He got no strikeout as Trillo lined a shot right back toward the mound. The ball glanced off Quisenberry and bounded into the unoccupied reaches of the middle infield while Unser raced home with what would prove to be the winning run.


"The ball hit the top of my glove at the end of my fingers," he recalled. "No bruises. Oh yeah. It hurts. Not my hand. My aorta."


Quisenberry paused, then he said it again.


"I should have made them hit the ball somewhere near Frank White, anywhere near Frank White," he said.


"You may think Frank was unusually good today. You're wrong. What you saw was just typical."


Until the game turned around in, the top of the ninth, it belonged to Frank White's glove, as no game has belonged to one man and his defense since a night in New York, two Octobers ago, when Graig Nettles' dazzling feats in the field stole seven runs from the Dodgers and turned a whole World Series around.


"I've had better days," said White, a quiet, modest, religious man who was the most valuable player in the Royals' sweep of the Yankees.


"It's just that this is the World Series, and whatever you do gets magnified. I've made all those plays before. What makes me feel bad is that we should have won every game."


But those plays... ah, those plays.


•  Third inning, Larry Bowa on first: Bob Boone hit a blooper down the right-field line. White was playing Boone up the middle, expecting him to pull the ball. Yet he raced toward the line and caught it over his shoulder, with his back to the plate.


Bowa, hopelessly stranded and about to be doubled up at first base, watched in disbelief from a spot near second.


•  Seventh, runners on first and third, two out, Royals clinging to a 3-2 lead: White ranged far to his right to knock down Trillo's bid for a game-tying single.


•  Eighth: White ranged deep into the hole to flag down Bowa's grounder. He dropped it, picked it back up and gunned down Bowa at first.


White is the local boy made good, a product of the Kansas City ghetto who, at 20, turned up at a mass Royals tryout at the city's old Municipal Stadium.


"Before that, my baseball wasn't played where a lot of scouts hang out," he said.


"My baseball was played in vacant lots. All me and my friends thought about was going to work and playing ball."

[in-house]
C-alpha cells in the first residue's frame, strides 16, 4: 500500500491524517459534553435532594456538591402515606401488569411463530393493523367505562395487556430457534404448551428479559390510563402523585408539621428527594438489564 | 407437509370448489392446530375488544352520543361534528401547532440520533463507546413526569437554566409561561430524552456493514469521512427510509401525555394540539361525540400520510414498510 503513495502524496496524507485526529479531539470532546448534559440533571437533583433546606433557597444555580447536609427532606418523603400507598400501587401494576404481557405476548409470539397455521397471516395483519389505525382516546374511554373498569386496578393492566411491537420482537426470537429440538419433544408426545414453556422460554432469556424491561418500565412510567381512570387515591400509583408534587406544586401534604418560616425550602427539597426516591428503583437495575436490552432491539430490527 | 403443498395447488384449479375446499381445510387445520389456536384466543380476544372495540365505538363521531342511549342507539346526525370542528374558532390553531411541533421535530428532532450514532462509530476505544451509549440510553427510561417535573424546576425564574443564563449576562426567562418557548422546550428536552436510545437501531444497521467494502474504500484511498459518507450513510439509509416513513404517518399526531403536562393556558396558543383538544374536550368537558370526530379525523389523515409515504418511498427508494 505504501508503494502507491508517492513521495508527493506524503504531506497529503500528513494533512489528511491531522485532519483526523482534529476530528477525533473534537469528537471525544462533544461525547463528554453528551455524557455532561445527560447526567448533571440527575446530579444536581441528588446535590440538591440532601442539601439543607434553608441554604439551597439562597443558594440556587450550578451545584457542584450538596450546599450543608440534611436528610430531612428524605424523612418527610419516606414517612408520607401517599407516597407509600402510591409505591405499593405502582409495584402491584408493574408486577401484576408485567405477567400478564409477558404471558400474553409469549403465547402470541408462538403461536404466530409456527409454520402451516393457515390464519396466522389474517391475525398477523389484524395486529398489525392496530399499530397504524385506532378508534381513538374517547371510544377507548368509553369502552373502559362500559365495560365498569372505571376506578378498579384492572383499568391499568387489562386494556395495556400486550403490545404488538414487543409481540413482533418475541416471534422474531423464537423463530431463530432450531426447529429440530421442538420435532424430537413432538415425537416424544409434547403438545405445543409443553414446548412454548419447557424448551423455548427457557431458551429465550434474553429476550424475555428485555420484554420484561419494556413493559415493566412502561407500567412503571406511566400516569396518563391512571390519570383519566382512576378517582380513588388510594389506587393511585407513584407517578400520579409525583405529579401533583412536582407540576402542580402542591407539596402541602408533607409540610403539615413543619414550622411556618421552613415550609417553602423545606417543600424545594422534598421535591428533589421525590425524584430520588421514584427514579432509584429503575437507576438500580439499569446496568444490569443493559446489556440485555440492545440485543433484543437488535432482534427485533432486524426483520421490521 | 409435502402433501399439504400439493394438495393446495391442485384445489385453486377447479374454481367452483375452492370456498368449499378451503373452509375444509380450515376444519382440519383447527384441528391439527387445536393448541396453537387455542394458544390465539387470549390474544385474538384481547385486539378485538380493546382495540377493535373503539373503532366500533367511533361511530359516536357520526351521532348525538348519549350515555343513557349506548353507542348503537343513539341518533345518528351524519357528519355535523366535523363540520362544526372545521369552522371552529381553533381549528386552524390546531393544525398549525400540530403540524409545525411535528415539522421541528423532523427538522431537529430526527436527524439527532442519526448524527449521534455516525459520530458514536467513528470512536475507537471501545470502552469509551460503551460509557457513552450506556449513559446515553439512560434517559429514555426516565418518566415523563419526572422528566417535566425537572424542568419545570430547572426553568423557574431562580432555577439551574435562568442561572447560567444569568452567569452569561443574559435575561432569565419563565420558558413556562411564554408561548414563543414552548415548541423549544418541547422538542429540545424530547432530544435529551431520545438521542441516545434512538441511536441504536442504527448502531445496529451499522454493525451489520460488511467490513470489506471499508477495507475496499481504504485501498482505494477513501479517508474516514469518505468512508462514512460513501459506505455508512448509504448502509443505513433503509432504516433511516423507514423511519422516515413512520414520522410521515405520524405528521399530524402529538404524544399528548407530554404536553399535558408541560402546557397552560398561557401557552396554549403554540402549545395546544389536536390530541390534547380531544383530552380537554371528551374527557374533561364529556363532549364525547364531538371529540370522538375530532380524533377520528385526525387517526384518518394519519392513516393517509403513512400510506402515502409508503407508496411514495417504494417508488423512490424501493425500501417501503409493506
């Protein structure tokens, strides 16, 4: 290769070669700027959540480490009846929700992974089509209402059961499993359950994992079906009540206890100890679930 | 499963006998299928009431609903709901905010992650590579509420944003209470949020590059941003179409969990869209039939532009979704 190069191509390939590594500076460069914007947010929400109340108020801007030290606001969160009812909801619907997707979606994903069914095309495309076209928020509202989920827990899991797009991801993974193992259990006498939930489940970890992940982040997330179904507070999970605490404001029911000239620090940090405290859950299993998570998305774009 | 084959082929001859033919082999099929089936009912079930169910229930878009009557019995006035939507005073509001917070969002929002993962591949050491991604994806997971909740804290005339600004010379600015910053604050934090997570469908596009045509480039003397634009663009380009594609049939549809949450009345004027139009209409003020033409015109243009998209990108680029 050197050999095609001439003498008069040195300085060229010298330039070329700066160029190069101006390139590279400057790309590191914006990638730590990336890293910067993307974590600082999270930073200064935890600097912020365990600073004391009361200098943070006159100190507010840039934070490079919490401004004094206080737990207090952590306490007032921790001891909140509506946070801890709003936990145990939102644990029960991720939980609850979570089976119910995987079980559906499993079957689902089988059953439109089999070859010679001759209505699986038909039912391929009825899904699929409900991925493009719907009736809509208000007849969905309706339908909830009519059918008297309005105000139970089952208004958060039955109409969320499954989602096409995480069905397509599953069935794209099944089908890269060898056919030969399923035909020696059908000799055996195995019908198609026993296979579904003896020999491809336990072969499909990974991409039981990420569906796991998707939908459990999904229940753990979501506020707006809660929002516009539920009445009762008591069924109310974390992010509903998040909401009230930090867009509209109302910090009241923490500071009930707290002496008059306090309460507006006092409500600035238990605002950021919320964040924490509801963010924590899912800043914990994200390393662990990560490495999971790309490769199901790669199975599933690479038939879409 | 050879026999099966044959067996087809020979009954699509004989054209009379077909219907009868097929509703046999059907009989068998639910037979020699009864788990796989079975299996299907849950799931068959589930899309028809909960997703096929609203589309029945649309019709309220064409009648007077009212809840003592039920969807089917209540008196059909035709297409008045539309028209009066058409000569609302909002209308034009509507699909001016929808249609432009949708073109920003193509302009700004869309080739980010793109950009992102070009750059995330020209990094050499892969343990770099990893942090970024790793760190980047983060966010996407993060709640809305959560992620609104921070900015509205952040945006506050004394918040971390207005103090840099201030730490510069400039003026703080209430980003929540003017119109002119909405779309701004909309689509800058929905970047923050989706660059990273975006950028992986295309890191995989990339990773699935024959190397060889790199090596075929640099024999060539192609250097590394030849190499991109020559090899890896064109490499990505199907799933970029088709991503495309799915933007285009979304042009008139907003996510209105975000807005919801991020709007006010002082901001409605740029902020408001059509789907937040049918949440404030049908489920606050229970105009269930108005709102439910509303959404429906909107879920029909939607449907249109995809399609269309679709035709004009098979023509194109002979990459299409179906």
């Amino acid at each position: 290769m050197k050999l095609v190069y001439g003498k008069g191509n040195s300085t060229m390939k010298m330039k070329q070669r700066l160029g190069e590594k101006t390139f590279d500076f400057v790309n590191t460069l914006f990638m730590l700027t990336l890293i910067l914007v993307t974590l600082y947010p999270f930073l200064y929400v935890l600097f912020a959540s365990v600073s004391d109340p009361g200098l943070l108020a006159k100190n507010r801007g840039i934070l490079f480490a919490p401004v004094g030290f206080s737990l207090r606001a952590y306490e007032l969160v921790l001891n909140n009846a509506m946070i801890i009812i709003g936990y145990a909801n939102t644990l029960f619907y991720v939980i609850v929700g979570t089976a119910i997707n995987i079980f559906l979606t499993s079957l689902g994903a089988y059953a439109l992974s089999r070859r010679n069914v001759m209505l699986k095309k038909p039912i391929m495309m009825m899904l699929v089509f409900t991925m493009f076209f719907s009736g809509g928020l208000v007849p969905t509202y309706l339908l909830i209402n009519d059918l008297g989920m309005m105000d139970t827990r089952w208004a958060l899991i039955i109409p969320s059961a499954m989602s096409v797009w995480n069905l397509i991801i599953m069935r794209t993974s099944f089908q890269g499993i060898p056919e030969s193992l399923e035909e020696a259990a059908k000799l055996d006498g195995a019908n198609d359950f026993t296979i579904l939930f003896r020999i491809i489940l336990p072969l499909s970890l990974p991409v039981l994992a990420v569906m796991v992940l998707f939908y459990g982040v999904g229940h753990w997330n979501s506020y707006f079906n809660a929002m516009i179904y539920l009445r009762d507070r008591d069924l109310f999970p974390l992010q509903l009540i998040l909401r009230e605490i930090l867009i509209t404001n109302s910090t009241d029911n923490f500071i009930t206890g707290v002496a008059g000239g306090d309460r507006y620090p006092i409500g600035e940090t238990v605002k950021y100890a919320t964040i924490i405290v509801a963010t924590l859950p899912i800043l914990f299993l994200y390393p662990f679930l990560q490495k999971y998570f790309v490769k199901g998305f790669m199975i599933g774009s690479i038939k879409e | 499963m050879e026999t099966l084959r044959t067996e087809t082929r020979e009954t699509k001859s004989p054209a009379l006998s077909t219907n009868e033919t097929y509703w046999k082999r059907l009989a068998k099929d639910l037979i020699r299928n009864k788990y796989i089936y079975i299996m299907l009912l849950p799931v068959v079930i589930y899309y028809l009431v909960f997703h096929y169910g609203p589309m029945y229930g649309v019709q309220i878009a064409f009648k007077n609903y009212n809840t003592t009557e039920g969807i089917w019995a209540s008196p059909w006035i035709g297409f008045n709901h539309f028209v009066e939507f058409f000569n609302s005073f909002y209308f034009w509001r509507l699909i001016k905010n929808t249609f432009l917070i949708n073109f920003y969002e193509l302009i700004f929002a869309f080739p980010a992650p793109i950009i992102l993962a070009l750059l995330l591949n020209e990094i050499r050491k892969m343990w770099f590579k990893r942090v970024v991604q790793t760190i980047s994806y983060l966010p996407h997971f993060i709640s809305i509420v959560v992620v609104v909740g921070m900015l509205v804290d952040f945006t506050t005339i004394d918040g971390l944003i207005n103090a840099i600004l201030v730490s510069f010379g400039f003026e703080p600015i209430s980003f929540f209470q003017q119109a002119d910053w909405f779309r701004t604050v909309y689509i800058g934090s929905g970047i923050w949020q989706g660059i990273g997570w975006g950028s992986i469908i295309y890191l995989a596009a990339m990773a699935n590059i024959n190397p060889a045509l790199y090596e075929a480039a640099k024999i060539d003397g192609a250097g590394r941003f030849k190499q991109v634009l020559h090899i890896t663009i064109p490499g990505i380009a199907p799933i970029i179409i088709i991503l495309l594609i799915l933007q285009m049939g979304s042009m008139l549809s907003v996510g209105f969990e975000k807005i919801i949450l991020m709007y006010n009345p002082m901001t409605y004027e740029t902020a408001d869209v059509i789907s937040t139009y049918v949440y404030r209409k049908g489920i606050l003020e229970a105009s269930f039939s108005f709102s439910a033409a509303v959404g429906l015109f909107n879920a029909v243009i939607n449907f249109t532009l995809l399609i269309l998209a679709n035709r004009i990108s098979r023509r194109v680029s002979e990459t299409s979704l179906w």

At the tryout, he was selected to attend the Royals' Baseball Academy. The now-defunct academy, based in Florida, was the brainchild of Royals owner Ewing Kauffman.


Kauffman believed players were made, not born, that any good athlete could become a quality player if given enough instruction.


White stayed at the academy for a year-and-a-half, leaving in the spring of 1972. A year later, he was in the big leagues, the first academy graduate to make the grade.

First in comfort and first in the American League


By Steve Twomey, Inquirer Staff Writer


LENEXA, Kan. – Somewhere, out behind the stunning trees in full fall performance, the housing tracts, new and old, the shopping centers and the wide streets filled with, yes, kids and dogs and bikes on a sparkling sky-blue day, there must poverty here.


Somewhere. But look mighty hard.


It is "the golden ghetto," Johnson County, one of the 10 wealthiest counties in all of America, the place where professional Kansas City goes to sleep each night, just a short hop across the state line from Missouri and down I-35.


Once, it belonged to the Indians, the Shawnee. Now the land belongs to the wealthy. While the rest of the country earned the median family income of $15,000, the families of Johnson County earned $23,000. In one community alone, Mission Hills, the median income was $19,000 – per person: man, woman, and child.


It is, in a way, only a logical extension of most of metropolitan Kansas City. It is a surprisingly middle-class city, even in its core. Unemployment in 1979 was 4.5 percent, 1.5 percent less than the national average and far below most other big cities.


Johnson County is first though, first in ease, money and comfort. First in the American League.


Yesterday, for example, the party was at 7915 Hauser St. here in one of the fastest growing of Johnson County's satellites.